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Illinois Medical Marijuana Law

Marijuana Card IL

How to Get a Marijuana Card in Illinois:
Become a Medical Marijuana Patient in Illinois.


Step 1: Must be 18 years of age or older and a resident of Illinois.

Step 2: Must have at least one medical marijuana qualifying condition listed below:

  • cancer
  • glaucoma
  • human immunodeficiency virus (HIV)
  • acquired immune deficiency syndrome (AIDS)
  • hepatitis C
  • severe fibromyalgia
  • spinal cord disease, including but not limited to arachnoiditis, Tarlov cysts, hydromyelia, syringomyelia, Rheumatoid arthritis, fibrous dysplasia, spinal cord injury, traumatic brain injury and post-concussion syndrome
  • Multiple Sclerosis (MS)
  • amyotrophic lateral sclerosis (ALS)
  • Crohn’s disease
  • Alzheimer’s disease
  • cachexia/wasting syndrome
  • muscular dystrophy
  • Arnold-Chiari malformation and Syringomyelia
  • Spinocerebellar Ataxia (SCA)
  • Parkinson’s
  • Tourette’s
  • Myoclonus
  • Dystonia
  • Reflex Sympathetic Dystrophy, RSD (Complex Regional Pain Syndromes Type I)
  • Myasthenia Gravis
  • Hydrocephalus
  • nail-patella syndrome
  • residual limb pain
  • Causalgia, CRPS (Complex Regional Pain Syndromes Type II)
  • Neurofibromatosis
  • Chronic Inflammatory Demyelinating Polyneuropathy
  • Sjogren’s syndrome
  • Lupus
  • Interstitial Cystitis
  • or other conditions as determined in writing by a doctor. (Contact a medical marijuana doctor to learn more.)

Step 3: Contact an Illinois medical marijuana doctor. If the doctor diagnoses you with a qualifying medical condition you can get you an Illinois medical marijuana card.

Illinois Medical Marijuana Card Fees

  • Annual qualifying patient application fee is $100
  • Annual qualifying patient reduced application fee is $50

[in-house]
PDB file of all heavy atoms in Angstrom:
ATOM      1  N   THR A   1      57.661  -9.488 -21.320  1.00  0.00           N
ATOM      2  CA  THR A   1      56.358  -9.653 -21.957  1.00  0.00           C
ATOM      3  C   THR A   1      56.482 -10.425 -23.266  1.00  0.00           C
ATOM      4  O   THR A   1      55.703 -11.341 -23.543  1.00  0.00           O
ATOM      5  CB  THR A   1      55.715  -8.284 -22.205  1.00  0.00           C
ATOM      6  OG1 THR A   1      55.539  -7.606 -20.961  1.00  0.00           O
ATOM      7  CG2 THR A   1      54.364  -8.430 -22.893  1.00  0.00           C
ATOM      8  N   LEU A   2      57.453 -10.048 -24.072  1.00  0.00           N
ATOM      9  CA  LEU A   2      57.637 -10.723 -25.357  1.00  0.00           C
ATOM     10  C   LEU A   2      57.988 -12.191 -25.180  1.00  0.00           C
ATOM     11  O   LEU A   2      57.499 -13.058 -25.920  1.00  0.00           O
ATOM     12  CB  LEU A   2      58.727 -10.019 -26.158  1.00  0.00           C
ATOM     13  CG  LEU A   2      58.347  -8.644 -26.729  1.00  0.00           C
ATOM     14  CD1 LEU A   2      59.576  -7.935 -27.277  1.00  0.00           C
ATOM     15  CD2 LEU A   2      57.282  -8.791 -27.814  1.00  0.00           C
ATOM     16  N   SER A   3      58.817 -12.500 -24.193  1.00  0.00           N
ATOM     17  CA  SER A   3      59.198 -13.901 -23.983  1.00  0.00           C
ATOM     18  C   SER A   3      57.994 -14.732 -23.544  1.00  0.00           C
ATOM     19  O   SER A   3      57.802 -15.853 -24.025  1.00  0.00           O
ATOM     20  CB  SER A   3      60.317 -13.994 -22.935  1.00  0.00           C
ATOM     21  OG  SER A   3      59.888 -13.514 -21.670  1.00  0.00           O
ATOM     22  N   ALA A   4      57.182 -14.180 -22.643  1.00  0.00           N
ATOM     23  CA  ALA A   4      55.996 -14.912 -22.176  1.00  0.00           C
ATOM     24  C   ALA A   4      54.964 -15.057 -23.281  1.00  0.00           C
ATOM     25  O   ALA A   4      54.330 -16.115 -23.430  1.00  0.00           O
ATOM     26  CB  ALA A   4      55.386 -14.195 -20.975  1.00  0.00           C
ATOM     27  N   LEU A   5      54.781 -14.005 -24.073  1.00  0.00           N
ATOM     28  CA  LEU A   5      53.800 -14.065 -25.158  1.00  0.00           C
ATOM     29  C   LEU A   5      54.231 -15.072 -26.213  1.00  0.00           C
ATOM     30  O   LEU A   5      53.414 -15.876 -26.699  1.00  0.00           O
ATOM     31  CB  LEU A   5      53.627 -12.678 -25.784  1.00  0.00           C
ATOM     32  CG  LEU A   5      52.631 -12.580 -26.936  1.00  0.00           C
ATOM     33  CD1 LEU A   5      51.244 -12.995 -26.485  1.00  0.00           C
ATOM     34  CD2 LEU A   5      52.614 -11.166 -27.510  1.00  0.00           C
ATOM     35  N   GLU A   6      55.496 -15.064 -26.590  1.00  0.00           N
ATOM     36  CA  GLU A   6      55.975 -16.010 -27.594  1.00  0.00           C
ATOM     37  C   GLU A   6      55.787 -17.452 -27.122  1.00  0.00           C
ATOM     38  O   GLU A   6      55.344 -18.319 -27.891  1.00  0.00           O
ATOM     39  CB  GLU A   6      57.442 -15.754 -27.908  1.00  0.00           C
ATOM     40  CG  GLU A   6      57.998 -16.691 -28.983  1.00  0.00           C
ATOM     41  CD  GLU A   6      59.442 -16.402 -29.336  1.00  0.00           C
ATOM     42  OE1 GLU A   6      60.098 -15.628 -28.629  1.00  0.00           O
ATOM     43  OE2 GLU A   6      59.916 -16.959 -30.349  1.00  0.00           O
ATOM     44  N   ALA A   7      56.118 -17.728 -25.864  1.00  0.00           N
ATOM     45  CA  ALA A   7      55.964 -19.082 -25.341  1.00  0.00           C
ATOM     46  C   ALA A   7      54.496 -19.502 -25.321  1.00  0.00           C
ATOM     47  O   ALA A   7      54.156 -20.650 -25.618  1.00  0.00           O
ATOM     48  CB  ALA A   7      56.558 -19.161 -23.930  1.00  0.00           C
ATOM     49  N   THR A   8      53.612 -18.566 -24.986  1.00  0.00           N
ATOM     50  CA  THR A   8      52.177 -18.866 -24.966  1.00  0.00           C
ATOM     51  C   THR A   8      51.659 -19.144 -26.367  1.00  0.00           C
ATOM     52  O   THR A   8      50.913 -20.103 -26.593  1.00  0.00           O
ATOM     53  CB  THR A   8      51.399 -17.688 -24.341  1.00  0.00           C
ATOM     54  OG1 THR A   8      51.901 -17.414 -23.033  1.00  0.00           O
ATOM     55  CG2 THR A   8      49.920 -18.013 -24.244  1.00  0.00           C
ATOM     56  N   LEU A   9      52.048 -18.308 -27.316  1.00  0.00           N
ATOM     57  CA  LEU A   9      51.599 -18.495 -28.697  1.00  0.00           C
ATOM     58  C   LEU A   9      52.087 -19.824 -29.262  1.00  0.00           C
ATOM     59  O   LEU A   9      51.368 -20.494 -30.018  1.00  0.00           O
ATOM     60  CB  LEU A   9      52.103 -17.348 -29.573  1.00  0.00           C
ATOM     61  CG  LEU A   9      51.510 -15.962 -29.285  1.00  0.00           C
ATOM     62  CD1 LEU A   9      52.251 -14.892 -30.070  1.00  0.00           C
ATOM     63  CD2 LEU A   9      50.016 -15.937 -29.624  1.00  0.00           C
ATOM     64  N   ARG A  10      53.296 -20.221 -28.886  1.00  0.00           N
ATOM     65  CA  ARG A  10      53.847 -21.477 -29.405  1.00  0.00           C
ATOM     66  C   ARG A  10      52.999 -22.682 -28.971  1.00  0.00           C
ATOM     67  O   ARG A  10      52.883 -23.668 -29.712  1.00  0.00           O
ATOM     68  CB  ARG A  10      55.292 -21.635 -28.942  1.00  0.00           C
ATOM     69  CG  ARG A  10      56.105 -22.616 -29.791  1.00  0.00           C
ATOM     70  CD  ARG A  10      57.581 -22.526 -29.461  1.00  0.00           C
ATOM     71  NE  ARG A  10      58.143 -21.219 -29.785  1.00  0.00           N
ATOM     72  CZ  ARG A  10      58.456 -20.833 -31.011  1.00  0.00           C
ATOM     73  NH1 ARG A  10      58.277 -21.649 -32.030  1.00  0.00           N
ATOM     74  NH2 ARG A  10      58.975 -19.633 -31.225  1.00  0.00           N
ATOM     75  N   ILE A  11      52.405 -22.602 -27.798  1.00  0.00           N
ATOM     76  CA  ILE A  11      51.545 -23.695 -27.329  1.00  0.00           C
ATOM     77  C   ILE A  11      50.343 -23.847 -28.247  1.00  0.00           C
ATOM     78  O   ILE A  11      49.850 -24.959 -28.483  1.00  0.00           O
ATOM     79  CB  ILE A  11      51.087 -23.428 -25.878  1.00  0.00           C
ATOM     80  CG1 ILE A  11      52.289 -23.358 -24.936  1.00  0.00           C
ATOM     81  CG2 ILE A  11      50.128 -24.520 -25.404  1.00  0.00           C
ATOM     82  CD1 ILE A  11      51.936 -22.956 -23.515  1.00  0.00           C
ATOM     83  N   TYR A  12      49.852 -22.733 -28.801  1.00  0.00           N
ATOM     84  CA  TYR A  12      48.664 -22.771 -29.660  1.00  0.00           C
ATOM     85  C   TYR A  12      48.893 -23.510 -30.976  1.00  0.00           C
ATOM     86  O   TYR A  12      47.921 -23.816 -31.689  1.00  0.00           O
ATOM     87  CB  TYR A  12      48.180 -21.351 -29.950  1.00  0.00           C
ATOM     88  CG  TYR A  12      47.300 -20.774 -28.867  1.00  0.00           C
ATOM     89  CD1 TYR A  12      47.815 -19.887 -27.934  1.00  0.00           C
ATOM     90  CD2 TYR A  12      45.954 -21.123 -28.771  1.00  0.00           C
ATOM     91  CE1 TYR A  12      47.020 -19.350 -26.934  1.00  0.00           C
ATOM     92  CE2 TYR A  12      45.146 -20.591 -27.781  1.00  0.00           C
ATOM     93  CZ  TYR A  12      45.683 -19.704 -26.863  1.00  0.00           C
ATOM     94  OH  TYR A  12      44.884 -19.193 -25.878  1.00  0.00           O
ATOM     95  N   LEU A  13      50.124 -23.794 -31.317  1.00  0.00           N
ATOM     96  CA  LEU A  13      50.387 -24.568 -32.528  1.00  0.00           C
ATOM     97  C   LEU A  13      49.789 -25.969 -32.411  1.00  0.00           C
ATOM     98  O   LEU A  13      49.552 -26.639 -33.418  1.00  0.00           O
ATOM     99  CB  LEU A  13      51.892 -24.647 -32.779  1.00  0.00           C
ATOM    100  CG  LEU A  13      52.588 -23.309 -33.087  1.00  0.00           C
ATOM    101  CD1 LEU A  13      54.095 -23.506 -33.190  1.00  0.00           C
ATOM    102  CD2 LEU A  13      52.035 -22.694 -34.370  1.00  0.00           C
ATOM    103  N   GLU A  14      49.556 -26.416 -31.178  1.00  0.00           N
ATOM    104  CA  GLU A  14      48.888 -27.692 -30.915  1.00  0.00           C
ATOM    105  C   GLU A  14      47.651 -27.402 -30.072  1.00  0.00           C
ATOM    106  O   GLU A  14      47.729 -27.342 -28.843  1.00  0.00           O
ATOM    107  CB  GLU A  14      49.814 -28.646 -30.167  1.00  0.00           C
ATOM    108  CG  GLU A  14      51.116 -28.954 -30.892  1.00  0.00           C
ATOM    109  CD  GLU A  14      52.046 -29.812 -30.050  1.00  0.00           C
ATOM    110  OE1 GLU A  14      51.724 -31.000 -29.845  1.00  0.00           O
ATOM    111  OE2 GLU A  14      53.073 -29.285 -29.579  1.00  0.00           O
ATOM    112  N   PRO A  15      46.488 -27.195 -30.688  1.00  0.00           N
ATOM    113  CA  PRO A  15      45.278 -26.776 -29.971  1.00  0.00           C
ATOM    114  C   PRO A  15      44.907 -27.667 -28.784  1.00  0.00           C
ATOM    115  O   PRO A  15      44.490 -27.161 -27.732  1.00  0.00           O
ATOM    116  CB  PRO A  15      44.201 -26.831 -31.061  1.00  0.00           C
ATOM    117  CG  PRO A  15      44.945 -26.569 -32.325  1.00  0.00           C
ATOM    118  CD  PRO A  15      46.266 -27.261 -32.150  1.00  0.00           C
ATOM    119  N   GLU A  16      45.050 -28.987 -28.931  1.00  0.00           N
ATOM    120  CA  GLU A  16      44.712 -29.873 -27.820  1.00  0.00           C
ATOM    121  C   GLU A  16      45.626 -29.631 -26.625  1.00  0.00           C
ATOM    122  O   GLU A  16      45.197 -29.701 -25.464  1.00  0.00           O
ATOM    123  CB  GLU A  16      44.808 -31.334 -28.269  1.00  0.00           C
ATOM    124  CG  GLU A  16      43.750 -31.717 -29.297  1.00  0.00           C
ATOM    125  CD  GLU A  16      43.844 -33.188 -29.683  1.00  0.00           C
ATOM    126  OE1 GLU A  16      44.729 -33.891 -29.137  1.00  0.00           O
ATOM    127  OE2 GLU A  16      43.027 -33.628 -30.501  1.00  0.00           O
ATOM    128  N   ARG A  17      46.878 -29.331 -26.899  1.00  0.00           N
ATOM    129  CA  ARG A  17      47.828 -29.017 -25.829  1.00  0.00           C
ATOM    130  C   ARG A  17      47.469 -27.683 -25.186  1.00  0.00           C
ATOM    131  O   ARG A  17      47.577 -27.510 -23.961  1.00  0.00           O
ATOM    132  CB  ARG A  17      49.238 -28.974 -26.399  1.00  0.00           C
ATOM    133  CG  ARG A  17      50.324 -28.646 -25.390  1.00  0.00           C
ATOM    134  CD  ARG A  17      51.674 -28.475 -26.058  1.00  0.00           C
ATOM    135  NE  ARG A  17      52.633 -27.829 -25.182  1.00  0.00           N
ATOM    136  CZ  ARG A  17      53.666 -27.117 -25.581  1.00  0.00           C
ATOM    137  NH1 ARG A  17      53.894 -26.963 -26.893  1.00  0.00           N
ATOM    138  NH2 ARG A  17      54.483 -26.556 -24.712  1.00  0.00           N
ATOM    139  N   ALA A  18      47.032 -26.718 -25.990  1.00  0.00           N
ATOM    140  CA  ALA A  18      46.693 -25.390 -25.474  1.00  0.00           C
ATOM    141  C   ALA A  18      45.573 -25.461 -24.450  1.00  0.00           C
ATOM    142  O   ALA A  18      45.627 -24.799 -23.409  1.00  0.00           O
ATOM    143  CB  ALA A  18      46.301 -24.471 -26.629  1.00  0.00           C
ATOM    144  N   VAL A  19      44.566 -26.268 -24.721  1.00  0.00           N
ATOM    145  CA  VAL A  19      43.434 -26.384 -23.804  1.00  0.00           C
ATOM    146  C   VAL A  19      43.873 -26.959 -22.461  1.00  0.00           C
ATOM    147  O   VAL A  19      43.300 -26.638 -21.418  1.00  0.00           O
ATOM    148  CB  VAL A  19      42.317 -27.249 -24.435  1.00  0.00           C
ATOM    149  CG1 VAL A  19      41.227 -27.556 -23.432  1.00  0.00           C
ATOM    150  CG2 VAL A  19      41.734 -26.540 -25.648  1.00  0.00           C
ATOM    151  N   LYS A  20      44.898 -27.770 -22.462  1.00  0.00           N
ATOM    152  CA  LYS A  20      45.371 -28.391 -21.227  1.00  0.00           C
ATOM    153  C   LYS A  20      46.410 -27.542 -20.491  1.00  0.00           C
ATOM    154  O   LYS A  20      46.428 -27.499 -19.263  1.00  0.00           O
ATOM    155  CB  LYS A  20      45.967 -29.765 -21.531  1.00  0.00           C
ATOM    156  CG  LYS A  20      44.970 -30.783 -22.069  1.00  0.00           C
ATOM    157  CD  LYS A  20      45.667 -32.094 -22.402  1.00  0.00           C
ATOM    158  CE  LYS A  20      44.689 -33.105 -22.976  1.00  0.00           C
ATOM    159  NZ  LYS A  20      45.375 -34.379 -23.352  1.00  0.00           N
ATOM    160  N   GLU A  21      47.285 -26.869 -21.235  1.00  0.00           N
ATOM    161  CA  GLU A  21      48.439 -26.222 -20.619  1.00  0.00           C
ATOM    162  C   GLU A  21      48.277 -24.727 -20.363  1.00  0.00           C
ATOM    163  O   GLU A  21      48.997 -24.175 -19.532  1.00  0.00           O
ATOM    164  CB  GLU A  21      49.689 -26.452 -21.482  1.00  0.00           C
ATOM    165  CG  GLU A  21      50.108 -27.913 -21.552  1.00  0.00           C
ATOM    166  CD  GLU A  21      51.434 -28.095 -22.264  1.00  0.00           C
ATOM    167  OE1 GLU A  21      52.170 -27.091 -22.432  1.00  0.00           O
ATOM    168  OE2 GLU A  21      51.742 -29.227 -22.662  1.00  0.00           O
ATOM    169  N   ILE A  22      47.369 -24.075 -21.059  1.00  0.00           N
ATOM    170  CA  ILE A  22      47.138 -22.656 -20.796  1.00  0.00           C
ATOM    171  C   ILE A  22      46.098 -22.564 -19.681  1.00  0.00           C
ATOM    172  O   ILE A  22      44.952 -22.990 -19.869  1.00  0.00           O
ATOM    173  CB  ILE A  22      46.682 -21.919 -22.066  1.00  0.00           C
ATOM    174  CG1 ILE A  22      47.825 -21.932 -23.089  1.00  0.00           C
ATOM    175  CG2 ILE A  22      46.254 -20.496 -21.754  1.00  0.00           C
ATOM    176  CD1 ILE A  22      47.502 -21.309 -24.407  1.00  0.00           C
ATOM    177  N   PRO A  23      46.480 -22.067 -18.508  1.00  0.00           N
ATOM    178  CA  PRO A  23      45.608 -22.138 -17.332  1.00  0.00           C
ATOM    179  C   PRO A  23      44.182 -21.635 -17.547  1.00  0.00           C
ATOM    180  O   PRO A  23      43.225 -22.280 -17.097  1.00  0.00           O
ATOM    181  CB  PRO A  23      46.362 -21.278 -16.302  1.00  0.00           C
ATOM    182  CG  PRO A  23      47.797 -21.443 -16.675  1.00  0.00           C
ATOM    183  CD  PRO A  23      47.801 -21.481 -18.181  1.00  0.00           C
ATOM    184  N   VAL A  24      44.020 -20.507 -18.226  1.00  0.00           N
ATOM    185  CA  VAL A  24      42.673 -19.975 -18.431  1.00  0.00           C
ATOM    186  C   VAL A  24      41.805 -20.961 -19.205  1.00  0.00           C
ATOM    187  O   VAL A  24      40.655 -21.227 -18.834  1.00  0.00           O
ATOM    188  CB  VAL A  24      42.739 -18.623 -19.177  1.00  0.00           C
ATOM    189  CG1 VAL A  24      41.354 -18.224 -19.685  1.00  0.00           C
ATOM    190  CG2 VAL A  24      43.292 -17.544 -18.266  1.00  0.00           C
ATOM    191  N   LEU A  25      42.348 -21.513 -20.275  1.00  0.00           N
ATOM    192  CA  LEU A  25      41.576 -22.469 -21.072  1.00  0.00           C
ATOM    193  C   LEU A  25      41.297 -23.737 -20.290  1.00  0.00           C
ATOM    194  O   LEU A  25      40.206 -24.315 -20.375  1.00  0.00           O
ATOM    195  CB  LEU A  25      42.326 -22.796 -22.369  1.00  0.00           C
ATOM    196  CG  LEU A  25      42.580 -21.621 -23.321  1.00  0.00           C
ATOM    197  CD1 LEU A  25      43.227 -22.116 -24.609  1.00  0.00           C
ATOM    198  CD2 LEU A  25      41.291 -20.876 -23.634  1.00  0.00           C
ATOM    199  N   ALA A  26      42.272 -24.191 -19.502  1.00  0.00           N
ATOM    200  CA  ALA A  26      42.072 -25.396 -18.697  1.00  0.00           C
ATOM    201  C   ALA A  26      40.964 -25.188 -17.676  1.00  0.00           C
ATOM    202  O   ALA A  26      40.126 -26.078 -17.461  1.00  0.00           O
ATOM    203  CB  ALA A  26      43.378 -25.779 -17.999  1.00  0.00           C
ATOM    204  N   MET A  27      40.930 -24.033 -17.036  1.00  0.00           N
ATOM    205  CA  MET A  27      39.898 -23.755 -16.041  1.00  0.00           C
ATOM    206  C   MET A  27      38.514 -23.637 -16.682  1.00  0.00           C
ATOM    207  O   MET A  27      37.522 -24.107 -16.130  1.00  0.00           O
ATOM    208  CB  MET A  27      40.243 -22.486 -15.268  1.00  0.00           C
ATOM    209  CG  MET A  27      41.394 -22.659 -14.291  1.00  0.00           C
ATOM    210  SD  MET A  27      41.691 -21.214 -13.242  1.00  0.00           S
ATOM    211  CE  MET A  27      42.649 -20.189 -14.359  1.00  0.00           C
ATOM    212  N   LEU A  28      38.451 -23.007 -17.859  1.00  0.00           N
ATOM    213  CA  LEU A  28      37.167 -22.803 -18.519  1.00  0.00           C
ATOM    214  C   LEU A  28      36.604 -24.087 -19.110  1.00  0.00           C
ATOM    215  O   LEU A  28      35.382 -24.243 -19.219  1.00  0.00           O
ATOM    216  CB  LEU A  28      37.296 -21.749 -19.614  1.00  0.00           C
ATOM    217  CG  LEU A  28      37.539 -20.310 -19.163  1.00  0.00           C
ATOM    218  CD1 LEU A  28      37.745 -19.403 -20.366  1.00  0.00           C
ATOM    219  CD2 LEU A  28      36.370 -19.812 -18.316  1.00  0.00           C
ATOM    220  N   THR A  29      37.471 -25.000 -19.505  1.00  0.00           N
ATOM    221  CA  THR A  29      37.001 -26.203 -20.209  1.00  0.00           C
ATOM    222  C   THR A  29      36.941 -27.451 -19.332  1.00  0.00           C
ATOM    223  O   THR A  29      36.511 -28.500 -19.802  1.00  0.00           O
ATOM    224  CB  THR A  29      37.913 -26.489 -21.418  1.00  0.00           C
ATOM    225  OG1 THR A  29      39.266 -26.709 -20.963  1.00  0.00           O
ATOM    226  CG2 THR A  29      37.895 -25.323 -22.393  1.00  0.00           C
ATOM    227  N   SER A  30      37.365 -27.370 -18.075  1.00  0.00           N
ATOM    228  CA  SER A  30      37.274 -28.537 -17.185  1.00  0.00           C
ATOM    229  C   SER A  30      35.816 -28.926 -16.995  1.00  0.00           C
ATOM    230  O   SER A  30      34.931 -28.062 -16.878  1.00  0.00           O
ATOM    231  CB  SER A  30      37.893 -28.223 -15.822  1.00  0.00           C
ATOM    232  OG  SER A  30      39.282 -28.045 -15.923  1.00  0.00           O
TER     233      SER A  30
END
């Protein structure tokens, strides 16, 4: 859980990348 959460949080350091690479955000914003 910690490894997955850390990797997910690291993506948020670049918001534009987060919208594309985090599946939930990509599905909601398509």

• - For qualifying patients enrolled in the federal Social Security Disability Income (SSDI) or the Supplement Security Income (SSI) disability programs, submit a copy of a letter or other documentation form the Social Security Administration identifying the qualifying patient and showing the amount of monthly Social Security and Supplemental Security Income disability benefits to be received by the qualifying patient during the current year of application.
    Veterans must provide a copy of their DD214.

  • Annual caregiver application fee is $25
  • Replacement card fee is $25

When you receive your medical marijuana card you can begin your search for medical marijuana in Illinois.

Find Medical Marijuana in Illinois

Illinois Dispensaries
Marijuana Delivery Services
Marijuana Classified Ads

 

IL Marijuana Doctors

Illinois revealed the draft rules for its medical marijuana program this week which outline how the program will operate over the next four years.

The rules show that patients will have to have a qualifying condition diagnosed by a marijuana doctor, then undergo fingerprinting, a background check, and pay $150 a year for a medical marijuana card. Fingerprinting costs $30 to $60. Patients receiving Social Security disability income may have a lower fee of only $75 a year.

Caregivers for qualified medical marijuana patients will pay $125 a year for a card. Caregivers with cards can obtain marijuana from a licensed dispensary on behalf of their patient.

Based off of first-year experience in other medical marijuana states, officials decided to have patients apply in two waves (based on the first initial of their last names), to help manage the expected surge of applicants. The first applications will be on paper, future applications will be accepted online.